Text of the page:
Fairy tales have a complex history, and you may come across people making contradictory statements; some claiming that historically, people used to believe the tales they told, and others maintaining that even hundreds of years ago people weren't gullible enough to believe all the details of a story. So both claims are true, and of course it varies from culture to culture. The reality is, many historical facts or legends probably evolved and became more fantastic and grew into fairy tales; other tales were pure invention on the part of the storyteller, embellishing on other tales and story motifs.
Mid-20th Century Cigarette Case from The Russian Museum

Johns points out that folklore itself has almost contradictory aspects of its nature-the stories are set in another, enchanted realm, distinct from the everyday; yet the stories are such that, when you strip the story of its magical and fantastic elements, at its core is a story of human conflict and struggle that we can all relate to. Fairy tales are at once realistic and unrealistic; they have truth in them whether or not that are seen as fiction. Linda Degh says that fairy tale narration is an ambiguous art, for "the teller uses all his or her artistry to make the listeners believe what they know is an entertaining lie." Even today when fairy tales are told, their long history and the level of awe we tend to have towards them makes even the most skeptical of us sometimes wonder about these tales that have captured human imagination for so very long...


  1. What a thought-provoking article.

    'tellers could not always make a clear distinction between truth and invention in the folktale, but most often believed in what they narrated.'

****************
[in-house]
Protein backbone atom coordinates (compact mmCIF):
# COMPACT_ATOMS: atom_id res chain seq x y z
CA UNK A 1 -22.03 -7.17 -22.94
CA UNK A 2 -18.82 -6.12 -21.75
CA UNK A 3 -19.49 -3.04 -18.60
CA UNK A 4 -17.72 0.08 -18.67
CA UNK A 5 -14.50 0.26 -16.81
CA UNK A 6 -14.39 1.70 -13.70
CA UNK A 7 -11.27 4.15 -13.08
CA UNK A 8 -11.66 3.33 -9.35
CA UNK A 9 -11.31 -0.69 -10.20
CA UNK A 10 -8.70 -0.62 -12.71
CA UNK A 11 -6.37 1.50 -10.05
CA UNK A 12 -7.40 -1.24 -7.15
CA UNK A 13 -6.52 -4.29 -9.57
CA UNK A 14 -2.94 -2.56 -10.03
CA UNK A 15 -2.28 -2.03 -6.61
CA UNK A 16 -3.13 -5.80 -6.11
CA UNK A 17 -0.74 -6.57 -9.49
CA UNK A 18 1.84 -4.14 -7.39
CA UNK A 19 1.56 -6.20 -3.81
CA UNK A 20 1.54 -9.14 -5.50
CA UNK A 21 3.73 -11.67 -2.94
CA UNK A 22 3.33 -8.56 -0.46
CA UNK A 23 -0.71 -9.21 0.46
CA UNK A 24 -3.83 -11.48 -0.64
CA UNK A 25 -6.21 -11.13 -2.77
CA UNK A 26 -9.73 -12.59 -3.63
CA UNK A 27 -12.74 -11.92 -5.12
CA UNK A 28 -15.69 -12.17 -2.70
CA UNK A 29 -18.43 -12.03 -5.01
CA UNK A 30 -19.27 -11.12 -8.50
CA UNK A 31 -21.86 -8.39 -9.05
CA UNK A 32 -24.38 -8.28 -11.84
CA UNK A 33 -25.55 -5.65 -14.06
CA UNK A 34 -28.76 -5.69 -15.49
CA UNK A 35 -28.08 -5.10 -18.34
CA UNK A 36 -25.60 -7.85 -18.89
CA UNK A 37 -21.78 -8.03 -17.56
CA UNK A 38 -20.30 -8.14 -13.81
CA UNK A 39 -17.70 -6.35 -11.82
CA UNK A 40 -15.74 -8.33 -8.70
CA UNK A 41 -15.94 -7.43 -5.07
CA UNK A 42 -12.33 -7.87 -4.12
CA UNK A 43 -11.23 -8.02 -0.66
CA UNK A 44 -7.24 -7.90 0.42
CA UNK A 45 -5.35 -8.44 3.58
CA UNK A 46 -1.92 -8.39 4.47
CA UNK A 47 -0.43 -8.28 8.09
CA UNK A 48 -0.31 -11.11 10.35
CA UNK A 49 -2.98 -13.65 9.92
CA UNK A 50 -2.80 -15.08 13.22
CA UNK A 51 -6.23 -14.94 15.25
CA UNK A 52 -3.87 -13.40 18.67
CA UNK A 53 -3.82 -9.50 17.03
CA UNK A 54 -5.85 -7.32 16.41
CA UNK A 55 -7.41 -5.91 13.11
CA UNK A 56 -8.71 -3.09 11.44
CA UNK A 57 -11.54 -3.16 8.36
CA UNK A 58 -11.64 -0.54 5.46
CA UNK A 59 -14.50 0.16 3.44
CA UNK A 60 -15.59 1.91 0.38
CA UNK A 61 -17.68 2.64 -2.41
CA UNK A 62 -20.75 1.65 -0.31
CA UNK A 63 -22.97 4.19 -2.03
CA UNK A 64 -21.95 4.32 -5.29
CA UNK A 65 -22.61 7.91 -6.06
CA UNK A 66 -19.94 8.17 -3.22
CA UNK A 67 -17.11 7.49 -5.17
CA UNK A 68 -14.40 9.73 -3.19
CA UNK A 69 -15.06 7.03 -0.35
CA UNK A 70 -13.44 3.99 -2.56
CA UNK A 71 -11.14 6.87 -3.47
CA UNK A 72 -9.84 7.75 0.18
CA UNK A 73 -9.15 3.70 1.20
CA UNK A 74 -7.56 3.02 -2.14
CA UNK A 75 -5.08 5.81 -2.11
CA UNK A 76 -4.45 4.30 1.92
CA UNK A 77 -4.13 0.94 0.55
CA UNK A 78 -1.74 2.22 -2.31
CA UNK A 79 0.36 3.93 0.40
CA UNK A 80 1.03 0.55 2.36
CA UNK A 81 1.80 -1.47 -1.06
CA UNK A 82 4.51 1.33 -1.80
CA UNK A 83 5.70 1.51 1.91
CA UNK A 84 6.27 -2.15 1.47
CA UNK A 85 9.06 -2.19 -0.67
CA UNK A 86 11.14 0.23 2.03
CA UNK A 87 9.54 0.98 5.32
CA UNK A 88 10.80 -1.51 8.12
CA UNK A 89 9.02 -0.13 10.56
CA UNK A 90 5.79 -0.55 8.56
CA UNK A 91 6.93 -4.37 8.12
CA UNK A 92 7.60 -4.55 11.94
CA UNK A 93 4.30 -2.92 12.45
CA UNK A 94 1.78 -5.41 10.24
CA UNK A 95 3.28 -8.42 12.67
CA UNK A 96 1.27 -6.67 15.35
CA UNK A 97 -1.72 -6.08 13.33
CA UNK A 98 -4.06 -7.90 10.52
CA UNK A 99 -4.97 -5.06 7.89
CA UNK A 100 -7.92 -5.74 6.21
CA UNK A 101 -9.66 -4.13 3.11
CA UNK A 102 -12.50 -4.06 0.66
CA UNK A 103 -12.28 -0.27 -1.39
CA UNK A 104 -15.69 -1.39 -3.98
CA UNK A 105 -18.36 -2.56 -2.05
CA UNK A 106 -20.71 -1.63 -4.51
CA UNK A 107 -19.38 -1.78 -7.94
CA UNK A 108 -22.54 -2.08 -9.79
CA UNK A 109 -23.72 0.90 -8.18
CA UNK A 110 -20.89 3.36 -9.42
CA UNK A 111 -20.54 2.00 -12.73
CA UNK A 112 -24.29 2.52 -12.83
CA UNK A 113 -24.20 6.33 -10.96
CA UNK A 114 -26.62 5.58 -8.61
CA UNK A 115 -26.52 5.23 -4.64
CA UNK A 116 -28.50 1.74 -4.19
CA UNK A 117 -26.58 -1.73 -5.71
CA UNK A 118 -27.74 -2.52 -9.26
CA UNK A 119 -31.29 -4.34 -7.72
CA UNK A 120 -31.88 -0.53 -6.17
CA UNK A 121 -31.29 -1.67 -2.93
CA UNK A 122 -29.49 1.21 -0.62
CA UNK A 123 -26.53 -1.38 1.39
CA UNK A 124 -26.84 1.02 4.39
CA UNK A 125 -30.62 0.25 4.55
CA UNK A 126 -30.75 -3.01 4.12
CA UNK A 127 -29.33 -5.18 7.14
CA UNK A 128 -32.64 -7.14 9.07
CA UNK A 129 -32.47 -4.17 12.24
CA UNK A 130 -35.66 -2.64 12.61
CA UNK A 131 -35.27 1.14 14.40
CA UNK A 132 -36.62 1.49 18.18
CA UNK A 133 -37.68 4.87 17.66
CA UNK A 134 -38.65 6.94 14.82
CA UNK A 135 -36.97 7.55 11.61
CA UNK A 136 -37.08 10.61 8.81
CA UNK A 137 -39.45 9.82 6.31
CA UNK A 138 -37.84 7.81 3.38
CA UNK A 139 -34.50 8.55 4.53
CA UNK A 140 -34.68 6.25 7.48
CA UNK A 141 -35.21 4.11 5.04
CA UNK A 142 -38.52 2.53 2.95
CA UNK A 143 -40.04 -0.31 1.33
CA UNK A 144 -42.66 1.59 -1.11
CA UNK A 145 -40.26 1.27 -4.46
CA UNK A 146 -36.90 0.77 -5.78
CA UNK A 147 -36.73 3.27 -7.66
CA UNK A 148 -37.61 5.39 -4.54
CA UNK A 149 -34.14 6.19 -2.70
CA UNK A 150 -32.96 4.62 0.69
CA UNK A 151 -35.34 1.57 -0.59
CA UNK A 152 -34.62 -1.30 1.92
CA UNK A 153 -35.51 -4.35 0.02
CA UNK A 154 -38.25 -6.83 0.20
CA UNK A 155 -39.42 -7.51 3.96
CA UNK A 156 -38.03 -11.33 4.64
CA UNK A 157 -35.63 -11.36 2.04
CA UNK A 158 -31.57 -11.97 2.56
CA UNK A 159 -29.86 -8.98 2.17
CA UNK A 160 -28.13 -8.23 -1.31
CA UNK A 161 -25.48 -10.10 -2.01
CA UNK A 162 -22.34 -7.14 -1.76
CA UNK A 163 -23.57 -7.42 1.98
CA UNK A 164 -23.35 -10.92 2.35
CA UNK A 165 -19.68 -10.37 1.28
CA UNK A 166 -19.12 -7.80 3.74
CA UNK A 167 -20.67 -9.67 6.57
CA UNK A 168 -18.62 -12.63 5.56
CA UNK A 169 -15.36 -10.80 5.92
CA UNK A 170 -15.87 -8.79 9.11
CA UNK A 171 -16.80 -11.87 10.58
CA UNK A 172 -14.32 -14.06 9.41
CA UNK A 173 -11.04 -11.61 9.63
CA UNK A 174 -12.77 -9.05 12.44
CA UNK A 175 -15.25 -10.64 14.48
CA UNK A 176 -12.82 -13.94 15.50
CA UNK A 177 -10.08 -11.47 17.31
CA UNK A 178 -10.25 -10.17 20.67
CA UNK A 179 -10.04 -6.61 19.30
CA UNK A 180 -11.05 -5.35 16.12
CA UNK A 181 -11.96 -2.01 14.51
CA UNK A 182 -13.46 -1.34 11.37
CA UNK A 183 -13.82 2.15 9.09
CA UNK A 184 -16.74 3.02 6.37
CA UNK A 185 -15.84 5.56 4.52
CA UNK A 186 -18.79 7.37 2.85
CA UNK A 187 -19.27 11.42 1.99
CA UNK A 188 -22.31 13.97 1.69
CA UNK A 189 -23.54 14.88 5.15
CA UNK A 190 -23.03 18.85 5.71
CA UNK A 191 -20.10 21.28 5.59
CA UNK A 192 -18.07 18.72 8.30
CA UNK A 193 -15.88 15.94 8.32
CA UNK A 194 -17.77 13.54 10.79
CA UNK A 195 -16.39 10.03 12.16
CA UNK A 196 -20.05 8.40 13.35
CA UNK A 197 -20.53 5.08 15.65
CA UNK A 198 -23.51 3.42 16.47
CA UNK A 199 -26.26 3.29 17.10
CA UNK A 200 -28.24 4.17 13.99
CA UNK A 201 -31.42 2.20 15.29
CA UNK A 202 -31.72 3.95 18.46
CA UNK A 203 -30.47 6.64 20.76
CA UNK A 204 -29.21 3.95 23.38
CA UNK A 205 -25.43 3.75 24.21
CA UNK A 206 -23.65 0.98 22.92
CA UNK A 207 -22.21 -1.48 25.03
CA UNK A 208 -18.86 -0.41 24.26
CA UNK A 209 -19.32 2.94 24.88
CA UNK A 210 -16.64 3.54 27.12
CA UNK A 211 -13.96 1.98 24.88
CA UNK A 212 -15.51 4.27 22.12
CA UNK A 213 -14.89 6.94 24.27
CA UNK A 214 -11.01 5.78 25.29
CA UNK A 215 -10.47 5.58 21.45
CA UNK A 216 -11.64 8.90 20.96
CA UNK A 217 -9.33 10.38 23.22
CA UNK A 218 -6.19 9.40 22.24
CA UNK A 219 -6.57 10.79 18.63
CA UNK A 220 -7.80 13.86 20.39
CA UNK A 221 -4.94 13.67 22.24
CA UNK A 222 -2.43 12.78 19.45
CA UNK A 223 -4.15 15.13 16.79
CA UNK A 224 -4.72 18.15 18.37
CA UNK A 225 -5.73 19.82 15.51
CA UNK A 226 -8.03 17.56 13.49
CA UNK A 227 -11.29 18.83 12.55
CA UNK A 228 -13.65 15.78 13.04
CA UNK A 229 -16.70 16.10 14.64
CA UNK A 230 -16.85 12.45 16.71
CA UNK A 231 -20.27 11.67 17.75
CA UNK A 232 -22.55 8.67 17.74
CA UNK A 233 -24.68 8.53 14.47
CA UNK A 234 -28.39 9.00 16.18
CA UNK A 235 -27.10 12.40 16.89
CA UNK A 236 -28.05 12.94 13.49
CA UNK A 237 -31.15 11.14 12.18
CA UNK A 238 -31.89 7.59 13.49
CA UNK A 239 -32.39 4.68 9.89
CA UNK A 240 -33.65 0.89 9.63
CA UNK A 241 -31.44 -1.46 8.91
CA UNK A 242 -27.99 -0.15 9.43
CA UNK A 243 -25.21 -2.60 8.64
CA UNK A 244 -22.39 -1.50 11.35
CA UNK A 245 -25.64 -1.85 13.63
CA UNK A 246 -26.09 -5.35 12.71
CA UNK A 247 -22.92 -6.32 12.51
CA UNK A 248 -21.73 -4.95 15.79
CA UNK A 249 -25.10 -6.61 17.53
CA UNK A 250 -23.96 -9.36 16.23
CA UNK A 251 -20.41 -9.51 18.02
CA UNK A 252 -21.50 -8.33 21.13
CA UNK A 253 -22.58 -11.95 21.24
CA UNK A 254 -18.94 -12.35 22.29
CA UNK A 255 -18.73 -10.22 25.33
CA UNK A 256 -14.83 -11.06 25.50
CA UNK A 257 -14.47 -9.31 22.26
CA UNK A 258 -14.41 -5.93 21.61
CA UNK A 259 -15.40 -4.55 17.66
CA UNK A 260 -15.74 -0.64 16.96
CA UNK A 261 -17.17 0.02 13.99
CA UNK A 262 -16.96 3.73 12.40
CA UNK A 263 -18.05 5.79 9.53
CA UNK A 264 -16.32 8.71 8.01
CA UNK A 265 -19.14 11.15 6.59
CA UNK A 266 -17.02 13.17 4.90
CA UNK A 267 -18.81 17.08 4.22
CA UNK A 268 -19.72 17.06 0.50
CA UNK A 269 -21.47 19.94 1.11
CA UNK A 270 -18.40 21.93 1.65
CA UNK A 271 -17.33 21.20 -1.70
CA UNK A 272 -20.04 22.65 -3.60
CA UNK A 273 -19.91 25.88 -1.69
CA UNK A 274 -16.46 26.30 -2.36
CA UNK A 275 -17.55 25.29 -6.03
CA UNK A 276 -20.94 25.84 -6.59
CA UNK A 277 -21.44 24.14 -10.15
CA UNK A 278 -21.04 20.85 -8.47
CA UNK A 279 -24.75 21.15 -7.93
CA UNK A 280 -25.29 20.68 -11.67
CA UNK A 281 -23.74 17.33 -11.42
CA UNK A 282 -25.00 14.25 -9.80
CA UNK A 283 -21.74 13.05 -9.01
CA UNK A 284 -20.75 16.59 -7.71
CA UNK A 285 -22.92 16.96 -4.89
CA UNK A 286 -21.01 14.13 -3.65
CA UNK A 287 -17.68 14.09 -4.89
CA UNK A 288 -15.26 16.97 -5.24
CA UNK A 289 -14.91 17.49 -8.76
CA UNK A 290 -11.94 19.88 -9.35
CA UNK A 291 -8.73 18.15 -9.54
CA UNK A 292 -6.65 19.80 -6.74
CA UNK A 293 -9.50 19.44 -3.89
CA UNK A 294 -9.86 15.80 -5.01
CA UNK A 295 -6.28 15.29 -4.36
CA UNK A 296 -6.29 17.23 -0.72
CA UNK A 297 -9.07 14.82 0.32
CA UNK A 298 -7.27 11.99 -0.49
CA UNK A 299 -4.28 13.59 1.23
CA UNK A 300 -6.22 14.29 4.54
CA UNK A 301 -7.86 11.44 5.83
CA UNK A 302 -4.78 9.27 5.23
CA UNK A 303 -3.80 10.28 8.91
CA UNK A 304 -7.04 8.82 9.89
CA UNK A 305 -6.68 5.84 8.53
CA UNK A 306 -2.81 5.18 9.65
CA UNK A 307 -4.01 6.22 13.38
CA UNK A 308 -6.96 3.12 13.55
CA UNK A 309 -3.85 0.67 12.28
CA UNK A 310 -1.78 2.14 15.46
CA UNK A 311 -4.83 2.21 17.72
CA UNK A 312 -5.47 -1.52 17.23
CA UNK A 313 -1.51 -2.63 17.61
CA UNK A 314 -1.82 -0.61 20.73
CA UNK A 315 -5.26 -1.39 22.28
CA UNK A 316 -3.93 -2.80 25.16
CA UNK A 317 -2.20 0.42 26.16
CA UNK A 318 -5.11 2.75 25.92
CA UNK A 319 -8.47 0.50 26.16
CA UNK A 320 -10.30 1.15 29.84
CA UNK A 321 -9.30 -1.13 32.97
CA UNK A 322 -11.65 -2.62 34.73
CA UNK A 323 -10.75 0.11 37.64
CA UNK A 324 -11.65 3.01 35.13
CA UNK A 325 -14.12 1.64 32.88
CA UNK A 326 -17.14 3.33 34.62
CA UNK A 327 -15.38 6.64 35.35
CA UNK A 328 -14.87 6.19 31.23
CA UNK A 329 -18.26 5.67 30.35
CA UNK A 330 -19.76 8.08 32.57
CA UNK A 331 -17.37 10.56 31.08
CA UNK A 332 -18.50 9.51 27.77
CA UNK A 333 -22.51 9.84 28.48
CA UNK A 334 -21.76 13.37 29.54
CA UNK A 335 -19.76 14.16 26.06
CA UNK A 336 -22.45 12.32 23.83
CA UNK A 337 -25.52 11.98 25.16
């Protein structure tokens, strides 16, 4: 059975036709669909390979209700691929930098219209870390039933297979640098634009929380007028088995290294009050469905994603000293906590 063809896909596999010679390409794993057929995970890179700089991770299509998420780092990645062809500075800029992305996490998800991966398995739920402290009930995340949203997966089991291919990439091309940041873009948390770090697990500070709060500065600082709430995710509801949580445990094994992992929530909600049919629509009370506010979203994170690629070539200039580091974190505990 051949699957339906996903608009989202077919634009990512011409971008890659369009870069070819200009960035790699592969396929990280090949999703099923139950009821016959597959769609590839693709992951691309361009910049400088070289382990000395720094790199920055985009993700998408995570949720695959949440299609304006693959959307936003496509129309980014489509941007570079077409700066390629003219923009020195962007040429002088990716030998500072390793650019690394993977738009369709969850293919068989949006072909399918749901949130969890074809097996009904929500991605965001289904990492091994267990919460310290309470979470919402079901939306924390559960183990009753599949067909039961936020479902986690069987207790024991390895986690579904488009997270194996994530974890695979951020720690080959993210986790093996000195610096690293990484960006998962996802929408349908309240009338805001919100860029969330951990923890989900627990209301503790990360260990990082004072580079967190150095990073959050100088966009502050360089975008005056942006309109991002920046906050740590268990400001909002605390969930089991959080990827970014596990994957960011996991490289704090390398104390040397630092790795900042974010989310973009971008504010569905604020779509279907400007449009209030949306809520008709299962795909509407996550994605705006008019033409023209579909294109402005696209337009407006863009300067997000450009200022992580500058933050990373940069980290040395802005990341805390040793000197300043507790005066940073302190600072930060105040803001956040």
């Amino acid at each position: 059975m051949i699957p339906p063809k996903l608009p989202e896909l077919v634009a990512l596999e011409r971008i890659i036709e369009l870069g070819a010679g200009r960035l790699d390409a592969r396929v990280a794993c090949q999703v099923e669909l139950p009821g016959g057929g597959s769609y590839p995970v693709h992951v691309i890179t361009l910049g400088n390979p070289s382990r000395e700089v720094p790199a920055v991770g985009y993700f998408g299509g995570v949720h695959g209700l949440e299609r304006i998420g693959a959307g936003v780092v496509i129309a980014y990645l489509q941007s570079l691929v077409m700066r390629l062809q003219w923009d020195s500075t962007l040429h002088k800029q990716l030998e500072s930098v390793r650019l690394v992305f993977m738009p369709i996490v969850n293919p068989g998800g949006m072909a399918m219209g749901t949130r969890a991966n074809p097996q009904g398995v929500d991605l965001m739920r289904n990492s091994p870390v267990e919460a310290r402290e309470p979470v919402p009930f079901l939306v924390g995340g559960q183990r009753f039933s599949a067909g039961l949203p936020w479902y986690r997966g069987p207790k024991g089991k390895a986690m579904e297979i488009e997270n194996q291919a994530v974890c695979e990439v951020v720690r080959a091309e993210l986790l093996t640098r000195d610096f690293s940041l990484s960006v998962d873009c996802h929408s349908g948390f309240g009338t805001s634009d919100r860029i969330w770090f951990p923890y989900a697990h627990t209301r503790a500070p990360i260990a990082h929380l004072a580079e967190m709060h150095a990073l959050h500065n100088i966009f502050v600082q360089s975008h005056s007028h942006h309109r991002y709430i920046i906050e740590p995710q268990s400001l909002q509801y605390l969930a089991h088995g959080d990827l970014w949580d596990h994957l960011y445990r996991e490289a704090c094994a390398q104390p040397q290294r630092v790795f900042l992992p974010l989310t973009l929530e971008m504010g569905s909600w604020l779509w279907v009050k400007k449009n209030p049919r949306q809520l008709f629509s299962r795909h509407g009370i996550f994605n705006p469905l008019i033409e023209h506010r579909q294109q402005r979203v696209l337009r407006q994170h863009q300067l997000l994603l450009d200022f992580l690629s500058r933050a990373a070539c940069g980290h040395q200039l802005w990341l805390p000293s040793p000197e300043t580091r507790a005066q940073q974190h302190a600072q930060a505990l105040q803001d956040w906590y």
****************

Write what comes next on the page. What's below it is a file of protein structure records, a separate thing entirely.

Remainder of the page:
I wonder about the 'could not.' Maybe it was a case of 'rather not?'

    We tell stories to children, that we know aren't true, and withhold our knowledge to allow them to learn from them.

    Whenever I read a short story or urban myth to youngsters, I deliberately take a neutral role so they can express their views about the themes and morals. Let 'em learn from the 'entertaining lie.'

    1. Thank you! I think that when it comes to telling children fairy tales or fantasy today they generally know which parts are the magical/impossible ones, yet often despite knowing that certain things couldn't happen, children want to believe that they could happen, and I find that longing to believe admirable. Learning and discovery is always about thinking outside of the box and imagining that more is possible than we already know, so even if the particulars of one story might technically be a "lie," pushing the boundaries of the unknown is definitely a truth!